Product Profiles: Runway, Ramp, Pavement

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A new tow-behind continuous friction measurement device is available from NAC Dynamics, LLC, a division of Neubert Aero Corp (NAC). AIRPORT BUSINESS recently spoke with NAC Dynamics, LLC representatives on the capabilities of its FAA-certified Dynamic Friction Tester™ (DFT) (patent pending) and the need in the industry.

The tow-behind, wireless, and cable-free system was designed around the need to provide an all-inclusive friction testing device for airports, says Tim Neubert, president of NAC. Up until now, to describe runway pavement braking conditions the industry has used good, fair, poor, and nil. “What does that mean?” says Neubert. “If you’re in a 737 and the airport reports braking condition good, and I’m in my Learjet or my Cessna 172, that variable means something different to each aircraft.

“But when the airport reports actual friction value, those aircraft all have different performance ratings on that number. The flight computers that these airlines have been using for the past 15 years require that number to be put in, but it isn’t because the industry is still using good, fair, poor, nil.”

According to Barry Goff, VP of research and development for NAC, friction machines that are on the market today measure the coefficient of friction, designated by the Greek symbol Mu. “That Mu actually means the rolling resistance and the skidding resistance together. So the value that you actually give to the pilot is the combination of the skidding resistance and the rolling resistance. So the pilot know whether the rolling resistance has increased or decreased or whether it is the skidding resistance that’s increased or decreased.”

The Dynamic Friction Tester™ is designed to split out those two values. The device has two independent measuring tires; one measures the Mu factor, while the other measures the rolling resistance of the surface. “If you minus one from the other,” explains Goff, “you actually get the skidding resistance of the surface. So we have two wheels that measure three things.”

Goff says rolling resistance is an important measurement because if a runway or surface is dry, the runway resistance will just be the rolling of the tire on a dry service. However, as soon as there is water, snow, ice, or a contaminant in front of that tire, the rolling resistance increases, but the friction value may not necessarily increase at that point. The DFT, offering both values, gives pilots a more accurate reading of conditions on that runway.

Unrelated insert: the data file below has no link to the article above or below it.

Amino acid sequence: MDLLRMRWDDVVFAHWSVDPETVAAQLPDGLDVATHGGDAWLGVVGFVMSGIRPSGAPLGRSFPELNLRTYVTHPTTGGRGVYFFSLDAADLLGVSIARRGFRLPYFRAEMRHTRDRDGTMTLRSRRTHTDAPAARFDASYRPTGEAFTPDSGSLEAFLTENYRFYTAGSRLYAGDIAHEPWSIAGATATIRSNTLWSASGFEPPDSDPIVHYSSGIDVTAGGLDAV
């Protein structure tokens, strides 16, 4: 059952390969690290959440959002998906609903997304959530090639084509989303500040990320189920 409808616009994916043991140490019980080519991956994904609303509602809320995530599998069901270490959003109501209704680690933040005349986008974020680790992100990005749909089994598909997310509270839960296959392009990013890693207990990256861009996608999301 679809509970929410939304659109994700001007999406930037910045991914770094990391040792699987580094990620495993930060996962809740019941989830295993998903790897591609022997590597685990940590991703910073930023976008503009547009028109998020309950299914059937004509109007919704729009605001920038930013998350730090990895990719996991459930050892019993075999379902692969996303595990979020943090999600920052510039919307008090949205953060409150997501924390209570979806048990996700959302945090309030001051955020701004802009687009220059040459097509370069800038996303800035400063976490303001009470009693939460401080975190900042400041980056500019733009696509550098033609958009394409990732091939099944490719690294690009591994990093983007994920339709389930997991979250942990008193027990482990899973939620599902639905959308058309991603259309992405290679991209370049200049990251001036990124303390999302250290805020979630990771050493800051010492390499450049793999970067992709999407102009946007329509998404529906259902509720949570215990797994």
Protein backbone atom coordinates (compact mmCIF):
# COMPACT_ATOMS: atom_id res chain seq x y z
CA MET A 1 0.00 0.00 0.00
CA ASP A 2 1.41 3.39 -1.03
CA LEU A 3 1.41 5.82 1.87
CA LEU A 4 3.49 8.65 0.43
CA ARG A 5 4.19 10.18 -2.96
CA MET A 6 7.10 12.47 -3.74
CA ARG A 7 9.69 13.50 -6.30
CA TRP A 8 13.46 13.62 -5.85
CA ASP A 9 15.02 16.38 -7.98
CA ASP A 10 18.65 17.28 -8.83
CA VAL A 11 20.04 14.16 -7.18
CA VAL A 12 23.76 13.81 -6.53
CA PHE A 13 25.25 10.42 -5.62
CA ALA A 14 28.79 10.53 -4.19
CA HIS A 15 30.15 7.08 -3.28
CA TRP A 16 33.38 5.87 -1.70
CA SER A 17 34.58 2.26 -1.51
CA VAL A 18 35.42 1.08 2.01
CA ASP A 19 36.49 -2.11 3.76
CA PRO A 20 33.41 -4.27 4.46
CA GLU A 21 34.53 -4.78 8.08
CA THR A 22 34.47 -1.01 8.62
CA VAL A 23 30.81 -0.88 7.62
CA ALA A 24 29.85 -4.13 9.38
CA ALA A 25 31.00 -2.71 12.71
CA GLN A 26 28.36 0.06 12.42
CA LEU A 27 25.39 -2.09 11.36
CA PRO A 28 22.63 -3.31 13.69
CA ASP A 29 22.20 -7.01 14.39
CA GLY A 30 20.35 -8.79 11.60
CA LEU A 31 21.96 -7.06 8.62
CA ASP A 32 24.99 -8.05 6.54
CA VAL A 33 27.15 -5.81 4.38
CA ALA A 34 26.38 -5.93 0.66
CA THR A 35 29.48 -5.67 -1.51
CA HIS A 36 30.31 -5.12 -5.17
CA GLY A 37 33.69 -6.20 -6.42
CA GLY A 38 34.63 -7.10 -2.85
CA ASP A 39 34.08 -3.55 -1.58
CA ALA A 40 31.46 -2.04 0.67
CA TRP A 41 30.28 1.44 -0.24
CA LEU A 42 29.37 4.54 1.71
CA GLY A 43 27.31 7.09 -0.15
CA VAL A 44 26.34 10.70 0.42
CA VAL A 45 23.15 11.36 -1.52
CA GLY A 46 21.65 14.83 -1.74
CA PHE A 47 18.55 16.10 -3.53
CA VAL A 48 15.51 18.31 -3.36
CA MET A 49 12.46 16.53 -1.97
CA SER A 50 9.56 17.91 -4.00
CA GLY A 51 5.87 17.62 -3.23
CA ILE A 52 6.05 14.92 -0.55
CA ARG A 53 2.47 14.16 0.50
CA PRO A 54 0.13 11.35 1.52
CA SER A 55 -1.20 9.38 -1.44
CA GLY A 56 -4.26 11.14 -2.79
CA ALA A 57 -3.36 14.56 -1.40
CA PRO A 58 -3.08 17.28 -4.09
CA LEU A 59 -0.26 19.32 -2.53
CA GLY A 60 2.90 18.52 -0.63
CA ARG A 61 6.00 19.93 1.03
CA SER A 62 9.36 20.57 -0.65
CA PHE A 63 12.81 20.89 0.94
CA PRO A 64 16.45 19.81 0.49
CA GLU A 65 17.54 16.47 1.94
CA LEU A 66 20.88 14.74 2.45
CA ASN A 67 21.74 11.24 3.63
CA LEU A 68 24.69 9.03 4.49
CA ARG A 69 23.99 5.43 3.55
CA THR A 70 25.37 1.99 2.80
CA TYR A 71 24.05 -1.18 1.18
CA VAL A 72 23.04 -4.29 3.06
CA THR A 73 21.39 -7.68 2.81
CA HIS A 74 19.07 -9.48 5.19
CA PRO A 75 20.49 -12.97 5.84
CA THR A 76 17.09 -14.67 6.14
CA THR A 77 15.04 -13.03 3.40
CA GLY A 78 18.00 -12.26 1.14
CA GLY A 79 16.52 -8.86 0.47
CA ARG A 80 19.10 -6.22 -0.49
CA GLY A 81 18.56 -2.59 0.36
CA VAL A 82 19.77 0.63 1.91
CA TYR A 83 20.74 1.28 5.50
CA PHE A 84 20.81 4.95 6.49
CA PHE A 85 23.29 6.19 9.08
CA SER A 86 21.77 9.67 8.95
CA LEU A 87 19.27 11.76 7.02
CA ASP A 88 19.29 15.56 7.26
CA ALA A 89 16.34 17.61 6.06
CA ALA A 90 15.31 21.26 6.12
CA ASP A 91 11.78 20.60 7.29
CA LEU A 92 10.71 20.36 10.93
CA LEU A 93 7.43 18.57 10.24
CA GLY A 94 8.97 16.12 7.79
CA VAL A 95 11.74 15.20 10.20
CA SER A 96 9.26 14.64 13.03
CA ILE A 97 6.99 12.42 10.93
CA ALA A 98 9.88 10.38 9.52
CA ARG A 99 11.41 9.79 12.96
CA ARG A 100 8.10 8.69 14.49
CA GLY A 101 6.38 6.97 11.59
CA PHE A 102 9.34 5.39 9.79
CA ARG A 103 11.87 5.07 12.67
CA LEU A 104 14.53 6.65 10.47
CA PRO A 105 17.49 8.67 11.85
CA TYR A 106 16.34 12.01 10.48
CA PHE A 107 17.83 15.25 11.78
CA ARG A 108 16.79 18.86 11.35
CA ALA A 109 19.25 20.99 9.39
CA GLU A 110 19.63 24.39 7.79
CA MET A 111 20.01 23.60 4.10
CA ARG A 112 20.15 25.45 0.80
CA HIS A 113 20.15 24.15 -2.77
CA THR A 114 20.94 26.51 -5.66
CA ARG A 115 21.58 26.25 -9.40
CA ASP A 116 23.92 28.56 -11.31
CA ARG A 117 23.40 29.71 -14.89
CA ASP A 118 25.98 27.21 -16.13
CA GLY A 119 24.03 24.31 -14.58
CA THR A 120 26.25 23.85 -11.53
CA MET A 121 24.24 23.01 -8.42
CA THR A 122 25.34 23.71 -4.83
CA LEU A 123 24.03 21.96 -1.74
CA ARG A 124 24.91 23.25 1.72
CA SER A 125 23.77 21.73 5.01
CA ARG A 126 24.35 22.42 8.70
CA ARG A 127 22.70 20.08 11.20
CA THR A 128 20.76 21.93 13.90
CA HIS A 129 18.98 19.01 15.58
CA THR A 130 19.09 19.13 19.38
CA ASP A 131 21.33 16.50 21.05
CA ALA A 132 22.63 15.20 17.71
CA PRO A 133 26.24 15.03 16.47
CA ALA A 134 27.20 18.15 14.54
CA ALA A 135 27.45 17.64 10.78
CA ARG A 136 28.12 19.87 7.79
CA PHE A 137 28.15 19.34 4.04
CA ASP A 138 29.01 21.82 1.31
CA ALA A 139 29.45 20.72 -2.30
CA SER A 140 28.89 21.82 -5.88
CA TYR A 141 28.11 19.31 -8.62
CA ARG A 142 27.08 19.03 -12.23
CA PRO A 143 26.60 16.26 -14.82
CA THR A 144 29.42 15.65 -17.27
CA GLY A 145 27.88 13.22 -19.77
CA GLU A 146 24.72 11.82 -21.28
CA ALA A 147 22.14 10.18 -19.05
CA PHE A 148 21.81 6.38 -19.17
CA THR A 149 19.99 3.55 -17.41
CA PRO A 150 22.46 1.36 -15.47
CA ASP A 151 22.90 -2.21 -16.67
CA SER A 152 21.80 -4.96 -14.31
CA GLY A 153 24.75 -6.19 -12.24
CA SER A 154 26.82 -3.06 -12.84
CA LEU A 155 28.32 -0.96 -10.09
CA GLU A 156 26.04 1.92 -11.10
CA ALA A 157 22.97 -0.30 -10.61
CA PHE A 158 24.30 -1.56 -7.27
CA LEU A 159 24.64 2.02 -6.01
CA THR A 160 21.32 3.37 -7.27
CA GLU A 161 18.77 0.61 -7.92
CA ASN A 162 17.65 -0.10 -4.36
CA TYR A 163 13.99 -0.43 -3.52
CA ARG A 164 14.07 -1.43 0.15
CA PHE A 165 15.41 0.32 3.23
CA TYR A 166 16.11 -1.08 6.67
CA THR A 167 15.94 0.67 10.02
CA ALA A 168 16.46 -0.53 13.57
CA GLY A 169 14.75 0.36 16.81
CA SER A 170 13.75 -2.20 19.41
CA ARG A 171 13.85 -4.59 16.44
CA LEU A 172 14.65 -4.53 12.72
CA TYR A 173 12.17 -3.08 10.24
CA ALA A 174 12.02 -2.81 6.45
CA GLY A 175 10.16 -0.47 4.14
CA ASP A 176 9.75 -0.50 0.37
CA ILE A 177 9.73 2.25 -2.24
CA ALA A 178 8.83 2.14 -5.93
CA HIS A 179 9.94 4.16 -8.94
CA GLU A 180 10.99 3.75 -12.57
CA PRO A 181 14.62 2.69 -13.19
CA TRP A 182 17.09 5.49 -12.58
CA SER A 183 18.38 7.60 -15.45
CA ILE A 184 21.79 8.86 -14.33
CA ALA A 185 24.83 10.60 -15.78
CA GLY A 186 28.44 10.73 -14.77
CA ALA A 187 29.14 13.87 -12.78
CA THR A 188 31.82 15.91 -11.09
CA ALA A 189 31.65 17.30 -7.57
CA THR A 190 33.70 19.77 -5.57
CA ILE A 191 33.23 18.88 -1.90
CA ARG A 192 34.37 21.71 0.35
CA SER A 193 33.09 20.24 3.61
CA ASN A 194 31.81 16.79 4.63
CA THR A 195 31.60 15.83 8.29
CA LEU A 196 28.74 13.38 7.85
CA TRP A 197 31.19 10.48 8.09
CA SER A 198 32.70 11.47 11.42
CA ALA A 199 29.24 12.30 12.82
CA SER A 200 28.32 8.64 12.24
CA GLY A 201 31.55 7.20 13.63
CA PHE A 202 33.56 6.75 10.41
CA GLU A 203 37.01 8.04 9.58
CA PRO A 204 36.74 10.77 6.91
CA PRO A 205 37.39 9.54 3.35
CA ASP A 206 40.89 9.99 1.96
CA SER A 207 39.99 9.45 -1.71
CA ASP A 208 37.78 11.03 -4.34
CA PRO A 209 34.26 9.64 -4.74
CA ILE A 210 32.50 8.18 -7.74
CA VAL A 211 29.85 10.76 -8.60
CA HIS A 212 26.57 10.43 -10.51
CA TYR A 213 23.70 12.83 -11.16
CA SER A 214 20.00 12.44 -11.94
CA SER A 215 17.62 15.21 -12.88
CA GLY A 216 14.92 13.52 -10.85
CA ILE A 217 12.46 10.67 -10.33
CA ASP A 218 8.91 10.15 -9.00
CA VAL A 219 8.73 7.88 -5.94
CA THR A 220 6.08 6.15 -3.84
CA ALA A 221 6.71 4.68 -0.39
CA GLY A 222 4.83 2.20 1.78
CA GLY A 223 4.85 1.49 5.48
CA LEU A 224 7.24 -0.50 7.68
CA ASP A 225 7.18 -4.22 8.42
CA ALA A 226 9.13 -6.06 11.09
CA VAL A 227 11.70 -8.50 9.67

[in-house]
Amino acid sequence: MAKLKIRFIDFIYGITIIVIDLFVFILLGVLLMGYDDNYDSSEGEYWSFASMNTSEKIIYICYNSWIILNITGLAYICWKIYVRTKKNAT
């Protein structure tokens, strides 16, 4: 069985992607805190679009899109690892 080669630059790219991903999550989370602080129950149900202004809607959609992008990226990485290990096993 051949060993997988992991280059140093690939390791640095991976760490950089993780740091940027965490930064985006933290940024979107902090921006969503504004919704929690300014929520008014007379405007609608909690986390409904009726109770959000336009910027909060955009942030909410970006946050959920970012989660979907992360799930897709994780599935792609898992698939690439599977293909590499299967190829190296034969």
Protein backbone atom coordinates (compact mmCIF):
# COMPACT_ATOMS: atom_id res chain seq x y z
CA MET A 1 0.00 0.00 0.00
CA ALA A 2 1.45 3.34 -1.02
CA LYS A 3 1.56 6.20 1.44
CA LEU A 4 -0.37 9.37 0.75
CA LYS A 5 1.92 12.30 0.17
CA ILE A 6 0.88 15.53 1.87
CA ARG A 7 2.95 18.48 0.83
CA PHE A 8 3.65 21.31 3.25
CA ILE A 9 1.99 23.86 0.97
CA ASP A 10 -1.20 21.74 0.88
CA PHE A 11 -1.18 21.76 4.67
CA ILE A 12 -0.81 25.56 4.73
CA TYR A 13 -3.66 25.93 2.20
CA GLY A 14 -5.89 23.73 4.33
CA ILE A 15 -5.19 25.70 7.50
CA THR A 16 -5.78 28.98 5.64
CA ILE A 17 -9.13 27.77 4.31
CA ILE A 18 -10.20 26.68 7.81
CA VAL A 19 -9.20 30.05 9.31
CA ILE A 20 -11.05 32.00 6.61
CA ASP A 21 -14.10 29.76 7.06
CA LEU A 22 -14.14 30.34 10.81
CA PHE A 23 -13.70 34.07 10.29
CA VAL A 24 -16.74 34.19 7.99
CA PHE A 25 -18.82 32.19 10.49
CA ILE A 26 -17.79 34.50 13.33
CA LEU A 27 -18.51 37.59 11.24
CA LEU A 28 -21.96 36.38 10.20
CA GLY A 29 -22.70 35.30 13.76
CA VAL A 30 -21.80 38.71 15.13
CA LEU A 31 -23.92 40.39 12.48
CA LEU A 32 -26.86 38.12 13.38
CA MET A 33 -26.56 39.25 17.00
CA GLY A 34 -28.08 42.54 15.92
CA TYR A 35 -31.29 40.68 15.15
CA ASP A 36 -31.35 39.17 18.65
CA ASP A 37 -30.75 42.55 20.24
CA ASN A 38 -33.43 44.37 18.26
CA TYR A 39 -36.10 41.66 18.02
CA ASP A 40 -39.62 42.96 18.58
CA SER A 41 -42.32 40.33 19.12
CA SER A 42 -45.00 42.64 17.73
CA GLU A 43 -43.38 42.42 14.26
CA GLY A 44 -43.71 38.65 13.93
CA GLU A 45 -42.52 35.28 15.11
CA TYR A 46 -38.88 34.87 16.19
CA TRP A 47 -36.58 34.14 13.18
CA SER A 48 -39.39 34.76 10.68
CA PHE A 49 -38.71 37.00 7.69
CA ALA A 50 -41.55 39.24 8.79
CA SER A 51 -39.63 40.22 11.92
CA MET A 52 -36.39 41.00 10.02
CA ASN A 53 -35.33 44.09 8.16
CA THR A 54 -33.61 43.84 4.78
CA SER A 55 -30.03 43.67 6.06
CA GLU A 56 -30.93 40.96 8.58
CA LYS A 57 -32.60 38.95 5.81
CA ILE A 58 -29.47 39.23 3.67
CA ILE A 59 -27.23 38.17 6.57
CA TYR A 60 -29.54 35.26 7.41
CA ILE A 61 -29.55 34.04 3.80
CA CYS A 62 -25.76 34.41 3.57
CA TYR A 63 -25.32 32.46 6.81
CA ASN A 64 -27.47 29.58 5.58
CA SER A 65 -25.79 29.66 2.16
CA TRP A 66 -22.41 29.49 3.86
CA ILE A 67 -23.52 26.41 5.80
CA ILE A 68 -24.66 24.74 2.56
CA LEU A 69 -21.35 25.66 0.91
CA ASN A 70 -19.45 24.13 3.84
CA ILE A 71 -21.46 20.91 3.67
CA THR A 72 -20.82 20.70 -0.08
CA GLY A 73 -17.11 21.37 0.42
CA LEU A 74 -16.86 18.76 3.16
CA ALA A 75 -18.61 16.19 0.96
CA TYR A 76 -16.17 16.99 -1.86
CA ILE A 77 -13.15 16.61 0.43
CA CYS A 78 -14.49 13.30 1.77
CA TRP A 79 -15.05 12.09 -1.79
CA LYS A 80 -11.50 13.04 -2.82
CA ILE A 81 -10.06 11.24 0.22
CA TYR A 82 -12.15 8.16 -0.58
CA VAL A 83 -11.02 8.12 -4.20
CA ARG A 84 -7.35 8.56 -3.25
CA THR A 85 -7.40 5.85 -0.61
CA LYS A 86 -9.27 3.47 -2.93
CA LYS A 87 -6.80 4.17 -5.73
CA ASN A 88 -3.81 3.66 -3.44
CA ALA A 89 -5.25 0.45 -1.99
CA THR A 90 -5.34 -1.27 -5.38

Historically, says Goff, the device used to measure runway friction (decelerometer) gives some three to six readings per length of the runway. “That doesn’t accurately locate low friction areas,” he says. “It just gives the operator a total runway average.”

The NAC Dynamics DFT is designed to perform continuous readings over the length of the runway. The final reading is at one reading every meter, but it’s averaged out because, Goff says, it would be too much data. “We get one reading roughly every 34 milliseconds.”

The forces are measured by two axis transducers physically mounted on each wheel, explains Goff. “We’re measuring the forces exerted on the tires. That’s transmitted wirelessly to a portable computer on the tow vehicle that’s towing the DFT as we drive down the runway — so there’s no cables. Then we have a facility to either transmit that data, if we like, to the tower. Or, more commonly, they would just radio to the tower, and then the tower would radio to the pilot what the friction level is.”

For winter operations, the device also features a laser that shoots down to the pavement surface to tell the operator what the temperature of the pavement is as well as the ambient temperature. Explains Neubert, “That’s important for when they do winter operations to be able to identify the pavement temperature to know how to adjust their winter operations. Whether or not they need to apply sand, urea, or ethylene glycol to deice the runway.” This results in cost savings for the airport while being more environmentally friendly. Adds Goff, “Currently airports flood the whole length of the runway with deicing fluid. With this you would only go out and do deicing on [needed] portions of the runway.”

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